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Your Congressional Representatives
Find your members of congress by clicking on your state on the map or by filling out the form. Call the senator’s D.C. office; ask who handles veterans’ issues there; then ask to speak to that person. Having a high-ranking senator and his staff working on your side can open previously closed doors and fix once broken situations. Note, though, that these people are extremely short on time. Before calling, make sure you can summarize your entire situation in 30 seconds or less, ending with the question: “Can you help me?” If you can’t do it in 30 seconds, practice in front of a mirror until you can. Let the senator’s veterans’ advocate ask the follow-up questions. If you ramble, they will not assist you.
Note: One of the first questions will be: “Do you have all of your military and VA papers, including your medical, discharge and military performance papers?” Do not call until the answer to that question is yes. Also, once you obtain your papers, never send the originals to anyone.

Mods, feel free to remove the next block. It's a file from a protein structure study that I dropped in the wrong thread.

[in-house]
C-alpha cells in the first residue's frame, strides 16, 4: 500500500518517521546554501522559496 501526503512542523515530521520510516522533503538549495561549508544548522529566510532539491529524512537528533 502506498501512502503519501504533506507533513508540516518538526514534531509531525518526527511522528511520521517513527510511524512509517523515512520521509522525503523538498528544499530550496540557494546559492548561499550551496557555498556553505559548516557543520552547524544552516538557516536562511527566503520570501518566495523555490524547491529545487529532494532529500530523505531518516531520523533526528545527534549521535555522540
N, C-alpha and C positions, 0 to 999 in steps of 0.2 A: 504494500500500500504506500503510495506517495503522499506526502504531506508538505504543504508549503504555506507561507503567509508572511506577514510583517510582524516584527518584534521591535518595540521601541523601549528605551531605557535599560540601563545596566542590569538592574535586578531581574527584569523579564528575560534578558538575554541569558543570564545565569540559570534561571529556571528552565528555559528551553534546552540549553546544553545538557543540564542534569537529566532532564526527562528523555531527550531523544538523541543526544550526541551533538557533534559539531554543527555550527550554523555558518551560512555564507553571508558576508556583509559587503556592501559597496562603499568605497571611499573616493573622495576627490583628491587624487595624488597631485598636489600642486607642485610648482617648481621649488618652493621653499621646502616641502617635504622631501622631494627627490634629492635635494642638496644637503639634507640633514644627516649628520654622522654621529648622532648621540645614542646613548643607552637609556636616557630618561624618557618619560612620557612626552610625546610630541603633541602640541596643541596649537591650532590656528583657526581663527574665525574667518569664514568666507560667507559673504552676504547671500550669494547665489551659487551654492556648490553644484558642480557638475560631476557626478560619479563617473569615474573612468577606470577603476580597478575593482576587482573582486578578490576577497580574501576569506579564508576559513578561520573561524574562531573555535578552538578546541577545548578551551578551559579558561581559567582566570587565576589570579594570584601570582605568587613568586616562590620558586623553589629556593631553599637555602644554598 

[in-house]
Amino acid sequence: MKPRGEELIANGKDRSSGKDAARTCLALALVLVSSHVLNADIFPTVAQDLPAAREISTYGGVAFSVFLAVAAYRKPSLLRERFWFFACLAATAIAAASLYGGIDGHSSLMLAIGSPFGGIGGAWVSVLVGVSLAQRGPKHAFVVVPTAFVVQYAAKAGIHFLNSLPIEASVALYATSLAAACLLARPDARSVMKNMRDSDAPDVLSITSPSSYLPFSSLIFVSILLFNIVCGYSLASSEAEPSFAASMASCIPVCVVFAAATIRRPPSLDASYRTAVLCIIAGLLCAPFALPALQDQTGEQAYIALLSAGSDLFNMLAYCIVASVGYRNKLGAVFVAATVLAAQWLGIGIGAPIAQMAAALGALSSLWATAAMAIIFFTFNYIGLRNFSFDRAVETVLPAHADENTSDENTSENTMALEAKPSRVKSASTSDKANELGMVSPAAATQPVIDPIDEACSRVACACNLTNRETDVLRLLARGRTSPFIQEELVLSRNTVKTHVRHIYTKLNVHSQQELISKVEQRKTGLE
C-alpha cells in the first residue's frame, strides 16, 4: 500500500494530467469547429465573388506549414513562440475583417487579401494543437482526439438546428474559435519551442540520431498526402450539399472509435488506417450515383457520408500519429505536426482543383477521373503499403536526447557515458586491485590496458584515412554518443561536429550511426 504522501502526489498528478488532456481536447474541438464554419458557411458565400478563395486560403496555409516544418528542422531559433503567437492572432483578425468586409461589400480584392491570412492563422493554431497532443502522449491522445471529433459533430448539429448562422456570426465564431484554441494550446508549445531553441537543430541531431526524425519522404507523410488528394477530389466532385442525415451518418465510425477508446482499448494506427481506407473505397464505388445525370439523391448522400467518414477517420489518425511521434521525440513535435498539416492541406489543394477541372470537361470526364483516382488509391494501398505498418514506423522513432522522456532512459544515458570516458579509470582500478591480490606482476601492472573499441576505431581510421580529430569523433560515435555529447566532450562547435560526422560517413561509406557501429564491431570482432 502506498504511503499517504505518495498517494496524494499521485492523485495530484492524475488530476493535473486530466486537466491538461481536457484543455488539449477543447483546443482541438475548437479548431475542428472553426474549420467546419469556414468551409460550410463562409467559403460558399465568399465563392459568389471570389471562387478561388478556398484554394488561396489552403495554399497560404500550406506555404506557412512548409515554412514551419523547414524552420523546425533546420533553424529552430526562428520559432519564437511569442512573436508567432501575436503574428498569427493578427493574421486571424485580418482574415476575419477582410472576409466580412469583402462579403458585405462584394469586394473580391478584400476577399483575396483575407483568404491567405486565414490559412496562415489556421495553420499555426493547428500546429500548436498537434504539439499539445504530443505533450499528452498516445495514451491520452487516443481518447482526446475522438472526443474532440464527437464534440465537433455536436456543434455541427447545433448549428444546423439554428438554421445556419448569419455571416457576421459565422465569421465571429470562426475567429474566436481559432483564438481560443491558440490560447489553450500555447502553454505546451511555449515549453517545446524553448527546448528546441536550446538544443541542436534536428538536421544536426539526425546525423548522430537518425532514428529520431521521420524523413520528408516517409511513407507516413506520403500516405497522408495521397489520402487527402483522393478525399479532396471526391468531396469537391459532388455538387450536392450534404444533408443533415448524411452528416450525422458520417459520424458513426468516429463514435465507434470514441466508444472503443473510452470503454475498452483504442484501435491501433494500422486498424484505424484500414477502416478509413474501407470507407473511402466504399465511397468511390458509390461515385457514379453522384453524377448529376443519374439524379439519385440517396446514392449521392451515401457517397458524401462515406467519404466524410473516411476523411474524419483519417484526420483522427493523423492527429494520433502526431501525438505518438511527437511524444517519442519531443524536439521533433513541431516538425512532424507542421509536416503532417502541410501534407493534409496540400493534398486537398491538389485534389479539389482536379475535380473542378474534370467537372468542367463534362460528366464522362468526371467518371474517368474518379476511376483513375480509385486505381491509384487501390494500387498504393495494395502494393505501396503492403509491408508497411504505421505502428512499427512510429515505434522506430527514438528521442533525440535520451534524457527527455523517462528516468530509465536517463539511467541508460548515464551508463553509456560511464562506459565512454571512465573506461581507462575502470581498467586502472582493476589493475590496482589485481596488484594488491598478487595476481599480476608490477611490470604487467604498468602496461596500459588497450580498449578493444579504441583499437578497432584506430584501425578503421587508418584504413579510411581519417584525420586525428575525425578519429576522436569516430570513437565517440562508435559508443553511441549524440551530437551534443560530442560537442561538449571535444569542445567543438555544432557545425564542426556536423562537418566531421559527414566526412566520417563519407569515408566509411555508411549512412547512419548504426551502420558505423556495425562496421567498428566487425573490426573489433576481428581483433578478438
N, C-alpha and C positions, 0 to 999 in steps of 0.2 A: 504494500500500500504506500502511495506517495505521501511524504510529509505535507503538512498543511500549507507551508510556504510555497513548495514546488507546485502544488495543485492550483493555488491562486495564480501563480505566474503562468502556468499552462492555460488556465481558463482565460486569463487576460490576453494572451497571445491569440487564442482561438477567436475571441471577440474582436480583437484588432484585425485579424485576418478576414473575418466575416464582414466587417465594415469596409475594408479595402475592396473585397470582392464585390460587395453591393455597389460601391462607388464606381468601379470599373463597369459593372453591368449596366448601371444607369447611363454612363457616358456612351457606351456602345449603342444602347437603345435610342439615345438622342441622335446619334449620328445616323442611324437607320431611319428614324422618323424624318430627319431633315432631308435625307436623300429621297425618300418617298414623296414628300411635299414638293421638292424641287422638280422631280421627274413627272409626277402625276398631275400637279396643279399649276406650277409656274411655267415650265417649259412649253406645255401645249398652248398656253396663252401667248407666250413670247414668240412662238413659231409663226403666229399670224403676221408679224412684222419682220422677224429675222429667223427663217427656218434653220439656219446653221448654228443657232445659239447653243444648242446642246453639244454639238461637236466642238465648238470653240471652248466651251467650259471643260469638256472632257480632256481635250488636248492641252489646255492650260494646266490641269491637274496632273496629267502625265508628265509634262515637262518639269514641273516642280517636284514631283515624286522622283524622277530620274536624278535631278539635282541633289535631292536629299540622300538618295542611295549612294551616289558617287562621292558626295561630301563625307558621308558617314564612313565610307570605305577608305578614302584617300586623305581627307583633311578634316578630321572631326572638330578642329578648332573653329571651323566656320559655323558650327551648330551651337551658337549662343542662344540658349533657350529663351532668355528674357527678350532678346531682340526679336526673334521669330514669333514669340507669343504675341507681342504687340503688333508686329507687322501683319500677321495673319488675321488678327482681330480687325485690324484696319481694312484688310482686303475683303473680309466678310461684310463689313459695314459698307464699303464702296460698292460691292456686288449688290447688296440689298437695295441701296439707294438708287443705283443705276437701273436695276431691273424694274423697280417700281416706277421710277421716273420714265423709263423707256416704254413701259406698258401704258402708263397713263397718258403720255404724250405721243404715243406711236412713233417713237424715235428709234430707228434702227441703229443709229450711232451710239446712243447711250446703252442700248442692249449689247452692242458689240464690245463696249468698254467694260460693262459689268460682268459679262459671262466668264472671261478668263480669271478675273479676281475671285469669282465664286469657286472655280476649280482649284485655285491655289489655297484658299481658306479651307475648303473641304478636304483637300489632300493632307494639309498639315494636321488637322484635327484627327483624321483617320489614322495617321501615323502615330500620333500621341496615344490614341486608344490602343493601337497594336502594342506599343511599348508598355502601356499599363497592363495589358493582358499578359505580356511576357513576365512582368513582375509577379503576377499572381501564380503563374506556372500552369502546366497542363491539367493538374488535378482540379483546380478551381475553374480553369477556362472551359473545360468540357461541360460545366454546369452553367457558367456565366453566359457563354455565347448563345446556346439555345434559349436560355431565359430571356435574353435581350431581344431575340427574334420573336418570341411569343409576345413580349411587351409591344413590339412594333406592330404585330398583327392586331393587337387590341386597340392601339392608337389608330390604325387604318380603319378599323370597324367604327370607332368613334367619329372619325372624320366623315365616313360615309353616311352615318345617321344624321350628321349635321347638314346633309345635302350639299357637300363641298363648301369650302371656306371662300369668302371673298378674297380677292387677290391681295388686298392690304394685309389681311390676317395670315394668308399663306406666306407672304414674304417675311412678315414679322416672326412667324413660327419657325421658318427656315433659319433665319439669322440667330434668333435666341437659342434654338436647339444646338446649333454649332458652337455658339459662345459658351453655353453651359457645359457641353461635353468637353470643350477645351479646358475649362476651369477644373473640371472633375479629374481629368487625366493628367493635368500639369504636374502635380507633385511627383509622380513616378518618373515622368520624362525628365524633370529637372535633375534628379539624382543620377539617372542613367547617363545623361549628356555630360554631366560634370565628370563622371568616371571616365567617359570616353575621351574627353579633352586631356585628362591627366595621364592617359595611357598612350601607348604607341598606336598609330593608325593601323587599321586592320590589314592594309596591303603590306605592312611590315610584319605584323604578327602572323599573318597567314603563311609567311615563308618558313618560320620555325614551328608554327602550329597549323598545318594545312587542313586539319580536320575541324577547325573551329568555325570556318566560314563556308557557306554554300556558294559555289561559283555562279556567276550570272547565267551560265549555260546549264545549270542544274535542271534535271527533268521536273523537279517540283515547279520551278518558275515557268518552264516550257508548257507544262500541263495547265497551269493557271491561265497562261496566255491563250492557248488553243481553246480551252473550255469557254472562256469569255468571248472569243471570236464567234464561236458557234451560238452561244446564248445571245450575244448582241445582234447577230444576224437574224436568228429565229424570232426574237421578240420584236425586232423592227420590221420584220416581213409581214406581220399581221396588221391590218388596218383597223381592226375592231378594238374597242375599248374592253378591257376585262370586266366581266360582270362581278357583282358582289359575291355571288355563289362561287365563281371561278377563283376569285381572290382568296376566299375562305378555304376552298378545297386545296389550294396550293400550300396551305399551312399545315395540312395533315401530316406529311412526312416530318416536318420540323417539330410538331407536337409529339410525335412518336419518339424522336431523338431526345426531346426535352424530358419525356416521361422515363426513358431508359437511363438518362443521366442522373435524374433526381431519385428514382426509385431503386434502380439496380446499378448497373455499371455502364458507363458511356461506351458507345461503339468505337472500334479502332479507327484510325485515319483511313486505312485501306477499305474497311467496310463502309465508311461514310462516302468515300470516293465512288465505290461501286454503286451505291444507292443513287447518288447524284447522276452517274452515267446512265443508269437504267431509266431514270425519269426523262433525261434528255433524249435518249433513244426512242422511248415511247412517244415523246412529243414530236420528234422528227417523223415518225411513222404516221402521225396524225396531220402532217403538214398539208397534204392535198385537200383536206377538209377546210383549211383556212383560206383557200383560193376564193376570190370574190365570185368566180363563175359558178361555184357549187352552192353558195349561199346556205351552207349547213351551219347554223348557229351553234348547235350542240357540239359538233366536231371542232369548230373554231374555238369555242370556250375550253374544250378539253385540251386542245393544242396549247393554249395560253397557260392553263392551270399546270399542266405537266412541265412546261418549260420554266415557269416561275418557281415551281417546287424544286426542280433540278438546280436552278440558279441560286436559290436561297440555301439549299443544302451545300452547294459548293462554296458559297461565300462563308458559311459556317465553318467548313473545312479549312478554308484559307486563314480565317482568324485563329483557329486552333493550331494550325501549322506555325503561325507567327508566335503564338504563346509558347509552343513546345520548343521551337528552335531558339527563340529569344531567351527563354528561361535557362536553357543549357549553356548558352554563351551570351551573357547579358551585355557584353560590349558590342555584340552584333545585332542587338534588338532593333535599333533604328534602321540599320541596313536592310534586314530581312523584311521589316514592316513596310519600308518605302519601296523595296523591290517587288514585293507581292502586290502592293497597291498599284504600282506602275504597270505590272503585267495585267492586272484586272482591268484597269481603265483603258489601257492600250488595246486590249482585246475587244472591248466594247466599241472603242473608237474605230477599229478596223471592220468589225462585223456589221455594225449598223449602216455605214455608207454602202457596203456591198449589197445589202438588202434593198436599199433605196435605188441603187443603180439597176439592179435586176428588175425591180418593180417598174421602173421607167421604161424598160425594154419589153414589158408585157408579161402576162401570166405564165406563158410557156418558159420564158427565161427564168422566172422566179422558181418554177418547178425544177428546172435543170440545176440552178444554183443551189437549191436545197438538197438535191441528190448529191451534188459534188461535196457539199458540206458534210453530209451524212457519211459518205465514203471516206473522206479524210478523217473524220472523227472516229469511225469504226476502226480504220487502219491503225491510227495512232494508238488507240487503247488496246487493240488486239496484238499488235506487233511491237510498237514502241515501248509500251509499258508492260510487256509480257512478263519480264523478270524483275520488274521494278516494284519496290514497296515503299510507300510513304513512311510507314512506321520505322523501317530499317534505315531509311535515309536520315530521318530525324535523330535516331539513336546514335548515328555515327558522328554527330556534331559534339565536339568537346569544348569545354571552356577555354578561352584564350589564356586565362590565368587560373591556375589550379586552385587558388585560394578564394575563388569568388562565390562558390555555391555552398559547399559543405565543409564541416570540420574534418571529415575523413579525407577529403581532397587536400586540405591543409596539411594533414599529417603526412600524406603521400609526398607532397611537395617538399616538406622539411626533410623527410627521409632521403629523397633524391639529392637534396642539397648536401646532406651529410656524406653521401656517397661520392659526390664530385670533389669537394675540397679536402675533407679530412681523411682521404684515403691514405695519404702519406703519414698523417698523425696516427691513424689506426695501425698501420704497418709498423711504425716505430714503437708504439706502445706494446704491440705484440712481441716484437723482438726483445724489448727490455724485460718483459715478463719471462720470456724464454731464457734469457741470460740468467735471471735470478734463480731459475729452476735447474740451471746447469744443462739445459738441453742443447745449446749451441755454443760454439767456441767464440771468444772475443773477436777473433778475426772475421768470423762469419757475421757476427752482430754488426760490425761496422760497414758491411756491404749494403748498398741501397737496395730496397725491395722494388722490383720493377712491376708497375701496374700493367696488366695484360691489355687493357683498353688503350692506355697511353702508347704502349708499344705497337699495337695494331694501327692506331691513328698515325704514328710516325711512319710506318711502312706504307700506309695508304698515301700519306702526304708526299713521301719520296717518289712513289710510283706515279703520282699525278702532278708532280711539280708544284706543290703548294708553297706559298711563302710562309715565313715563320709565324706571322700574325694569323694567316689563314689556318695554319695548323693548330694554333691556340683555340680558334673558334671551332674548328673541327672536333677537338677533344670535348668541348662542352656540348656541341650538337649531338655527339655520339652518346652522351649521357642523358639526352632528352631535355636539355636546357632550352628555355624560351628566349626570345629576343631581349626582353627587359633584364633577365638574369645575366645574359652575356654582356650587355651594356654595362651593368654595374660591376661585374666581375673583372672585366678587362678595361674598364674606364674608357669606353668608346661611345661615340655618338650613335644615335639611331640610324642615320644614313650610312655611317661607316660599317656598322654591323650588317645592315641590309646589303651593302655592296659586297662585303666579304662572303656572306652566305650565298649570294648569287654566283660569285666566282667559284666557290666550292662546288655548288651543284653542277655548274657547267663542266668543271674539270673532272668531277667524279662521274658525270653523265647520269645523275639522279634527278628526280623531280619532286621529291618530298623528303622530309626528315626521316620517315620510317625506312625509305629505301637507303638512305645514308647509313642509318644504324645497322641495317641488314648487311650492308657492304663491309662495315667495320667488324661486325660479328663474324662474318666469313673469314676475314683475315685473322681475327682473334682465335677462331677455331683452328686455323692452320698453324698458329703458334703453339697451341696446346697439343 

The Los Angeles chapter of Volunteers of America (www.voala.org) has provided this list of organizations offering free assistance with food, housing, clothing, medical care, rehabilitation and other needs:
List compiled by reporter Joshua Kors (firstname.lastname@example.org, www.joshuakors.com) with contributions from Bob Handy of Veterans United for Truth (email@example.com, www.vuft.org); Congressman Bob Filner, former chairman of the House Committee on Veterans’ Affairs; Katherine Moore of the Jewish Vocational Services of Los Angeles (KMoore@jvsla.org, www.jvsla.org); and generous Huffington Post readers.